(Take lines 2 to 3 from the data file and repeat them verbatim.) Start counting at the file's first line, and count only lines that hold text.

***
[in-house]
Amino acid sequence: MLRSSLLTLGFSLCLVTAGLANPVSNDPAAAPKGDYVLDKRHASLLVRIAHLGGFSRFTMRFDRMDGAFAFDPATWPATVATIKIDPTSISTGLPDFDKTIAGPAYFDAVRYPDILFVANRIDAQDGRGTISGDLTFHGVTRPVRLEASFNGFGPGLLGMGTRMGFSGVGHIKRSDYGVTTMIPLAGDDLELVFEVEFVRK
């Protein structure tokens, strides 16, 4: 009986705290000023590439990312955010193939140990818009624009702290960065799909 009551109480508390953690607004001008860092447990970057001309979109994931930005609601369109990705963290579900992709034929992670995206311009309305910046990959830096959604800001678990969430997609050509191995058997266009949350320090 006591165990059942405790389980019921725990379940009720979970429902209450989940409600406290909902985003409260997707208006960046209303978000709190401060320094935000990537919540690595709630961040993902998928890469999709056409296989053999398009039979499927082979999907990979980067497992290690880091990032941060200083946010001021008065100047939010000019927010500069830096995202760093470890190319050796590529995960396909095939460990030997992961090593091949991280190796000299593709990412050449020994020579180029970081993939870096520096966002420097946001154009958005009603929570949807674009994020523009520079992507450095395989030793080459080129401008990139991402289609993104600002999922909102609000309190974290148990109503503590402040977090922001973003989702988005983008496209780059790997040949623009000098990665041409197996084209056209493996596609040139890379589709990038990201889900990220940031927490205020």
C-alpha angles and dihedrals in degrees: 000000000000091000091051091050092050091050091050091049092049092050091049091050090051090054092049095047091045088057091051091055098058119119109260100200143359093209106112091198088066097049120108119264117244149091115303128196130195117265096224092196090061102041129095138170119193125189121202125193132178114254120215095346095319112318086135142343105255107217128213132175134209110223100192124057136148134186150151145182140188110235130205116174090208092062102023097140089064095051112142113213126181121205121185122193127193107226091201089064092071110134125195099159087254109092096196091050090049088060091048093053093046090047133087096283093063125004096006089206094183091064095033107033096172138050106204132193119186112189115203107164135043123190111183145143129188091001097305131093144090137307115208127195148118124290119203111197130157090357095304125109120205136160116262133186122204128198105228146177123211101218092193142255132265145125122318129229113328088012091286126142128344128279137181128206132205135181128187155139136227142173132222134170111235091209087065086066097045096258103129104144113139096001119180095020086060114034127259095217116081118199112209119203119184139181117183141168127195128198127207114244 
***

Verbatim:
Amino acid sequence: MLRSSLLTLGFSLCLVTAGLANPVSNDPAAAPKGDYVLDKRHASLLVRIAHLGGFSRFTMRFDRMDGAFAFDPATWPATVATIKIDPTSISTGLPDFDKTIAGPAYFDAVRYPDILFVANRIDAQDGRGTISGDLTFHGVTRPVRLEASFNGFGPGLLGMGTRMGFSGVGHIKRSDYGVTTMIPLAGDDLELVFEVEFVRK
């Protein structure tokens, strides 16, 4: 009986705290000023590439990312955010193939140990818009624009702290960065799909 009551109480508390953690607004001008860092447990970057001309979109994931930005609601369109990705963290579900992709034929992670995206311009309305910046990959830096959604800001678990969430997609050509191995058997266009949350320090 006591165990059942405790389980019921725990379940009720979970429902209450989940409600406290909902985003409260997707208006960046209303978000709190401060320094935000990537919540690595709630961040993902998928890469999709056409296989053999398009039979499927082979999907990979980067497992290690880091990032941060200083946010001021008065100047939010000019927010500069830096995202760093470890190319050796590529995960396909095939460990030997992961090593091949991280190796000299593709990412050449020994020579180029970081993939870096520096966002420097946001154009958005009603929570949807674009994020523009520079992507450095395989030793080459080129401008990139991402289609993104600002999922909102609000309190974290148990109503503590402040977090922001973003989702988005983008496209780059790997040949623009000098990665041409197996084209056209493996596609040139890379589709990038990201889900990220940031927490205020």